Chiang Mai: April 17 - 23
After we checked in we decided for a boat trip on the Ping River. A stroll over the day market; the children have stopped complaining (maybe even noticing?) about the smells. Chiang Mai is Thailands second largest city, but funny enough compared to Bangkok it is more a large village, with again quite a bit of traffic.
As far as our guesthouse: we managed to stay there for one night, the place was clean, but after a day and night without towels, a only partially working fan, no toilet paper and beds hard as a rock and the children with 100 mosquito bites each, Monique and I came to the same conclusion: the backpackers hardship is fine but not necessarily for us. We searched the net (a challenge if the search takes at least two hours and you have three little kids getting bored and temps are rising beyond 35 degrees) and Monique managed to find a great authentic (very reasonably priced) Thai place (it looks like a shrine, Saskia said) a bit away from the center of Chiang Mai surrounded by a very nice garden. It is called Baan Tai Hotel (www.baantaihotel.com) After a nice swim, which ended in a free formatted dance in a tropical rain shower (the first in 4 months time), we started with our first teaching attempts with the girls. A great moment to realize we are just at the beginning of something you’ll never forget!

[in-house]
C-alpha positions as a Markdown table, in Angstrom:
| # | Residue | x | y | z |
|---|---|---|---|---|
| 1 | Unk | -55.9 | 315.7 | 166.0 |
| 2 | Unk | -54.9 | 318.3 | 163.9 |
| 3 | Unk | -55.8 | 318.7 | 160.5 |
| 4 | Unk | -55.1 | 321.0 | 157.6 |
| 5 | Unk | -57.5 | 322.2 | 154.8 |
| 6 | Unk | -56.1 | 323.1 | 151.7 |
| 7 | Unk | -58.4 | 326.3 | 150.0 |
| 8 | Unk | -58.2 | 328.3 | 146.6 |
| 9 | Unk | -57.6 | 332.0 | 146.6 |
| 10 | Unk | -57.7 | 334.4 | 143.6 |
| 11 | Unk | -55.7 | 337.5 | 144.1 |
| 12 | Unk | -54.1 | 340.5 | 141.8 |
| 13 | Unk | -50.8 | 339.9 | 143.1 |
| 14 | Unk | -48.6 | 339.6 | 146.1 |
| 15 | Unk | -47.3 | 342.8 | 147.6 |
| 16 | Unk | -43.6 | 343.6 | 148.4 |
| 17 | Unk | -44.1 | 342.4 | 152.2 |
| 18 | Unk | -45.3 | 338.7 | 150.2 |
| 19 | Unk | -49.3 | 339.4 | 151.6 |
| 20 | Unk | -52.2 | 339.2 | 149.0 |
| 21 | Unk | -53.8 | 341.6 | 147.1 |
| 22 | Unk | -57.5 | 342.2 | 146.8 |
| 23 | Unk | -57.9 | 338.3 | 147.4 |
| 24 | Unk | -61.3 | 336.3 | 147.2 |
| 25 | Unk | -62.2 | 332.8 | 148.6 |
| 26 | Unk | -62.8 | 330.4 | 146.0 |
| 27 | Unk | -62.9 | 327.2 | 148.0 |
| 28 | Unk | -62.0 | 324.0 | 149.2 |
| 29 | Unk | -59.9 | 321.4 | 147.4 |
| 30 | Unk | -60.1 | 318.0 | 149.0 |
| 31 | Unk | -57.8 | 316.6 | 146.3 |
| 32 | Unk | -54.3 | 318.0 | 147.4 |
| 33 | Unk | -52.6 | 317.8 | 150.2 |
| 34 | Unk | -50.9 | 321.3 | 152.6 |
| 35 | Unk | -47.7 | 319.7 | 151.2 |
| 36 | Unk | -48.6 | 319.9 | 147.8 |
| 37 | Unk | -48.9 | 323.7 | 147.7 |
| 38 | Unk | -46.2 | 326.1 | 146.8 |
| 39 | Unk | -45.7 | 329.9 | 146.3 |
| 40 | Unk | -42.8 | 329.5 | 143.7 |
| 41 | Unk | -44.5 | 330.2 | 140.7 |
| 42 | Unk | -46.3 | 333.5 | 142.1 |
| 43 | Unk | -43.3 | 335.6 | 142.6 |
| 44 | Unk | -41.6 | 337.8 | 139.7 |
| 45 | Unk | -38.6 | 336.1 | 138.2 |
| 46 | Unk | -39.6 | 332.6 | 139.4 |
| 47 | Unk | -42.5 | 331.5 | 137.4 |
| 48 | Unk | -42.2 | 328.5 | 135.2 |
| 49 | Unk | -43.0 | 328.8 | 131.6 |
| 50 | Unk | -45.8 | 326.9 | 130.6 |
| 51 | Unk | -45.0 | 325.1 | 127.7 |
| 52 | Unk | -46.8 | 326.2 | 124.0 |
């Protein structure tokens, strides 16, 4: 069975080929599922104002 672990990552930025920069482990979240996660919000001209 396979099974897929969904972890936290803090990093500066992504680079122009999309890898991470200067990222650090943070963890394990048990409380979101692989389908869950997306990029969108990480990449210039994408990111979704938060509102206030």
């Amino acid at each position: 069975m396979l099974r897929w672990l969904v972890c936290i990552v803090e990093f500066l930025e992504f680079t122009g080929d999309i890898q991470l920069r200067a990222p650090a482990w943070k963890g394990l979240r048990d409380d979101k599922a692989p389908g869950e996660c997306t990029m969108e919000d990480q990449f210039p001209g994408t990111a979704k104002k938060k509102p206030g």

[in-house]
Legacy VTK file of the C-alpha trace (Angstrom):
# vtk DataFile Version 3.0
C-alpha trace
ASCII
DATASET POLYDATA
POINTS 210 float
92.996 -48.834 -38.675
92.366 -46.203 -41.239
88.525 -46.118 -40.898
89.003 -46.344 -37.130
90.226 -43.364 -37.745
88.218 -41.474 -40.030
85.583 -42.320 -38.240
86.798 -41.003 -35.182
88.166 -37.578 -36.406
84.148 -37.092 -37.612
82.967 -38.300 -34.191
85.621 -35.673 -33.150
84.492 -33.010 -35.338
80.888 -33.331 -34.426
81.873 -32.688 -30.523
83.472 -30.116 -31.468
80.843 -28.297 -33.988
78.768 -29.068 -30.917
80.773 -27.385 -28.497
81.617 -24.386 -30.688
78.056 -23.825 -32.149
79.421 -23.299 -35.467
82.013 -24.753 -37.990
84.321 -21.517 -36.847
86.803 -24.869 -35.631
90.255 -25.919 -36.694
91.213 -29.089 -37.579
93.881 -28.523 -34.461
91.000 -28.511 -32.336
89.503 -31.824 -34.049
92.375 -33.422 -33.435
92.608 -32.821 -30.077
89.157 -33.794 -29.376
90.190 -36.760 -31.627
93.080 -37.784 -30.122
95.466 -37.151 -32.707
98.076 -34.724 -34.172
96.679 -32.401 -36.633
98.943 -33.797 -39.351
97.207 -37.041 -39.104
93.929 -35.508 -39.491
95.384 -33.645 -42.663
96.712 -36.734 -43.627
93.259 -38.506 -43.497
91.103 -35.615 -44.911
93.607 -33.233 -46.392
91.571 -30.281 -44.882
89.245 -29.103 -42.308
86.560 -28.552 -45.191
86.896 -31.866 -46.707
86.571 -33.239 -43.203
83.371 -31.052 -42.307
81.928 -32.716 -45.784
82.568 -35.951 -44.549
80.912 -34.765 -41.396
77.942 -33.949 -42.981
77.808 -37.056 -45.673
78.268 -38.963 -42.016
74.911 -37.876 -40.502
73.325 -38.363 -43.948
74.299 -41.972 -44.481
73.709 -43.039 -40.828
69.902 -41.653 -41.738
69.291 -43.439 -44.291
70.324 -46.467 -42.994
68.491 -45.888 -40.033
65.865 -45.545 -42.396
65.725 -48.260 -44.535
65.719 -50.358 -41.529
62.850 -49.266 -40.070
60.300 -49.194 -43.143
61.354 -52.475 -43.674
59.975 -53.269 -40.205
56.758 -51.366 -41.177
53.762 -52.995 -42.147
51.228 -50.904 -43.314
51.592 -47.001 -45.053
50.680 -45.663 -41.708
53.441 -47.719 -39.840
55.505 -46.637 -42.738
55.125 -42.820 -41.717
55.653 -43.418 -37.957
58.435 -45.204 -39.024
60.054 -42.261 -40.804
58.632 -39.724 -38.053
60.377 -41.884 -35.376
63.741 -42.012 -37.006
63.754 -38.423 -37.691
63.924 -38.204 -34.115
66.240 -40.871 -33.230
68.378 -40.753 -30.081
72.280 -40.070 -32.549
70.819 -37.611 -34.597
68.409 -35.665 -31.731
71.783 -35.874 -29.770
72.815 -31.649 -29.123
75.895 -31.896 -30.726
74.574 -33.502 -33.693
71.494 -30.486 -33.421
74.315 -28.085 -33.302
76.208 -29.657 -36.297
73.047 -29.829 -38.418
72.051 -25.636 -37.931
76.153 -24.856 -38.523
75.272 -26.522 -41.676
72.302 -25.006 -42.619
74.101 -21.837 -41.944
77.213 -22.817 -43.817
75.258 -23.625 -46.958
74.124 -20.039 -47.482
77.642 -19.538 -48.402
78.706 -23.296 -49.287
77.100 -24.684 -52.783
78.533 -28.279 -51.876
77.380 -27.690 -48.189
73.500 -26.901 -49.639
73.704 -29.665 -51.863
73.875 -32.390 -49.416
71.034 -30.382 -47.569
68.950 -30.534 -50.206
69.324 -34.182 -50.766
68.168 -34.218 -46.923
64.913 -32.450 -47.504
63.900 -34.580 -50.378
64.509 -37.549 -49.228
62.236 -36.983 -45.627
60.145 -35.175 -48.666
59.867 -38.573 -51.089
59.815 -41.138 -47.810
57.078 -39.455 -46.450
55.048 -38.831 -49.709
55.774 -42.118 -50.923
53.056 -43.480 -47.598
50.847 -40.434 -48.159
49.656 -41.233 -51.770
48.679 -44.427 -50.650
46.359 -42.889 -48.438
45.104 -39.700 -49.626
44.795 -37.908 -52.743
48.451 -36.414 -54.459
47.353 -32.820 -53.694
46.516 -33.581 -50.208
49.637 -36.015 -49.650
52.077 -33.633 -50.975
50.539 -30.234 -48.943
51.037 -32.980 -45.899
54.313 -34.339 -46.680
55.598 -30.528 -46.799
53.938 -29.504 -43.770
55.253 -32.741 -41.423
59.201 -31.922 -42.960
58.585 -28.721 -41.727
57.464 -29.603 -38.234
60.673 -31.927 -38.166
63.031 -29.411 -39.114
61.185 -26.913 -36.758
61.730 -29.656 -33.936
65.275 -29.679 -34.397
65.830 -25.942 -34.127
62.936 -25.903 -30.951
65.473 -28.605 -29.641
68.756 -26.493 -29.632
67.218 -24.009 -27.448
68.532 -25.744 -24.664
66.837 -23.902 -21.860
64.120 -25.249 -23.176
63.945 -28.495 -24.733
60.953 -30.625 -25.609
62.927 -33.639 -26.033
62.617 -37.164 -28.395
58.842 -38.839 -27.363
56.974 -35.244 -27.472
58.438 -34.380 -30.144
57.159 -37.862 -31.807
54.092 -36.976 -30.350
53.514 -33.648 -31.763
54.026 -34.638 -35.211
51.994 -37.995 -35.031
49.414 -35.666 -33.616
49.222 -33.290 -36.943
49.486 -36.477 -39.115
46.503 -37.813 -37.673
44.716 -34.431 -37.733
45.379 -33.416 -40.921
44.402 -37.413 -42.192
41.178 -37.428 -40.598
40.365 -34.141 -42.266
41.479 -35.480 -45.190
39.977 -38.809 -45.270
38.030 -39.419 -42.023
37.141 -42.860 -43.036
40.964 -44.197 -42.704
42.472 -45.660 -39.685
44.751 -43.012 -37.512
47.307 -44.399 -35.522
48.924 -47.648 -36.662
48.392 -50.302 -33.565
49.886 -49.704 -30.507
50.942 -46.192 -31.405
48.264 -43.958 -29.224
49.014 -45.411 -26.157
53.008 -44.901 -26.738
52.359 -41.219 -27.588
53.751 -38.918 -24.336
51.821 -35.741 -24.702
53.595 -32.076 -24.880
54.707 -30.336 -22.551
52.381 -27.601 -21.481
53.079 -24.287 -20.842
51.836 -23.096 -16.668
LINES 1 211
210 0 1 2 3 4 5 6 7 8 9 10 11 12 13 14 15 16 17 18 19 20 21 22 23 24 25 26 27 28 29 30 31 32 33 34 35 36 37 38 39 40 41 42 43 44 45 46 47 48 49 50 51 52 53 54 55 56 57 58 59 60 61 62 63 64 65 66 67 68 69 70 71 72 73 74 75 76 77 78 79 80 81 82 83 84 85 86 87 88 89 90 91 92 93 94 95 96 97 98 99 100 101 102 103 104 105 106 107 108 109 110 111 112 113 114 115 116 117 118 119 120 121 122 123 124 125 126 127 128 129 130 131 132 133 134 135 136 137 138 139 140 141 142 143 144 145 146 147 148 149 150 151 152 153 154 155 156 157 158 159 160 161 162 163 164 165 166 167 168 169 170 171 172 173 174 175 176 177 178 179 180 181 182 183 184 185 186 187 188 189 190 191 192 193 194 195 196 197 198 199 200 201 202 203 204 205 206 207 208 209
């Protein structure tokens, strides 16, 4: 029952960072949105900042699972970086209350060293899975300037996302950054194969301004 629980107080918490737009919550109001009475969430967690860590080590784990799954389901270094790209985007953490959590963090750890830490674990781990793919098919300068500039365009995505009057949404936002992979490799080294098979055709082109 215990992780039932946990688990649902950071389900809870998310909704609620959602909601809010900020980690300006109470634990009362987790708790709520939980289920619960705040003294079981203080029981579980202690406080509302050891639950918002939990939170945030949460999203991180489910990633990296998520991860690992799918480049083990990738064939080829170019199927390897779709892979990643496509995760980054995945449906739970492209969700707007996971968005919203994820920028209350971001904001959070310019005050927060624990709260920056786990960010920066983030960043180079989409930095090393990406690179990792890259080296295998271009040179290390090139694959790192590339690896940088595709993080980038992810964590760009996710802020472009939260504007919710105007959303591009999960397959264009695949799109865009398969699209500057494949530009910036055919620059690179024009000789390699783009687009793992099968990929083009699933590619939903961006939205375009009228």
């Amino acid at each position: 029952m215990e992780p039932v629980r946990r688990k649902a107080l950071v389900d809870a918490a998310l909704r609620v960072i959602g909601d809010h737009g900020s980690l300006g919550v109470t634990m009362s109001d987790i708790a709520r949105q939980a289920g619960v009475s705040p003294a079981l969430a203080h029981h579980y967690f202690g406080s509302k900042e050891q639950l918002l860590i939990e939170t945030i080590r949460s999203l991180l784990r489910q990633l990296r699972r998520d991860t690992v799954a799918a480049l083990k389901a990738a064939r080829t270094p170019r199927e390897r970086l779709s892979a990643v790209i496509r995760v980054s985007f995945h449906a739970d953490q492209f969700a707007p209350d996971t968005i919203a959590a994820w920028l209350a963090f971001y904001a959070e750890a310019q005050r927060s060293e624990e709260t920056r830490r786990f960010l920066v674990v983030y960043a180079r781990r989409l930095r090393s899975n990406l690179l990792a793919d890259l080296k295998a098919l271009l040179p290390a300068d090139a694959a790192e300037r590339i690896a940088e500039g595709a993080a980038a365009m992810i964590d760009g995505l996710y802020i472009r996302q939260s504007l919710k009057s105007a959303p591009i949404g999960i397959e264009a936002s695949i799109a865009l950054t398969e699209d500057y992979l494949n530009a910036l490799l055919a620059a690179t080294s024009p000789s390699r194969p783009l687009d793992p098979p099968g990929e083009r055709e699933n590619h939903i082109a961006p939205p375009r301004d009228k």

We did a round trip of the handycraft street, a big field trip for the children. After that we gave our selves a treat with a great Thai foot massage. The kids just loved it! Next is our trip into the hills. Michiel is extremely interested and worried at the same time about the tribe called "Long necks", which he sees on pictures everywhere.
We are starting to just love Chiang Mai! The whole atmosphere is so relaxed, there’s much to do, an enormous choice in type of food and restaurants, and the people are very friendly and with a good sense of humour. We can really notice that it is low season; we never have to worry about availability or space problems with whatever we want to do. It also makes bargaining a lot easier. Our hotel has turned out to be a good choice. The facilities are quite basic, the whole complex is an old teak style house. Occupation is very low, which means that we have the biggest asset of the hotel almost to ourselves: the pool. After a busy day of activities there is no such treat for the kids (and parents as well by the way) as a dip in the pool. Temperatures have been rising above 35 degrees (today it was 39) during the past few days …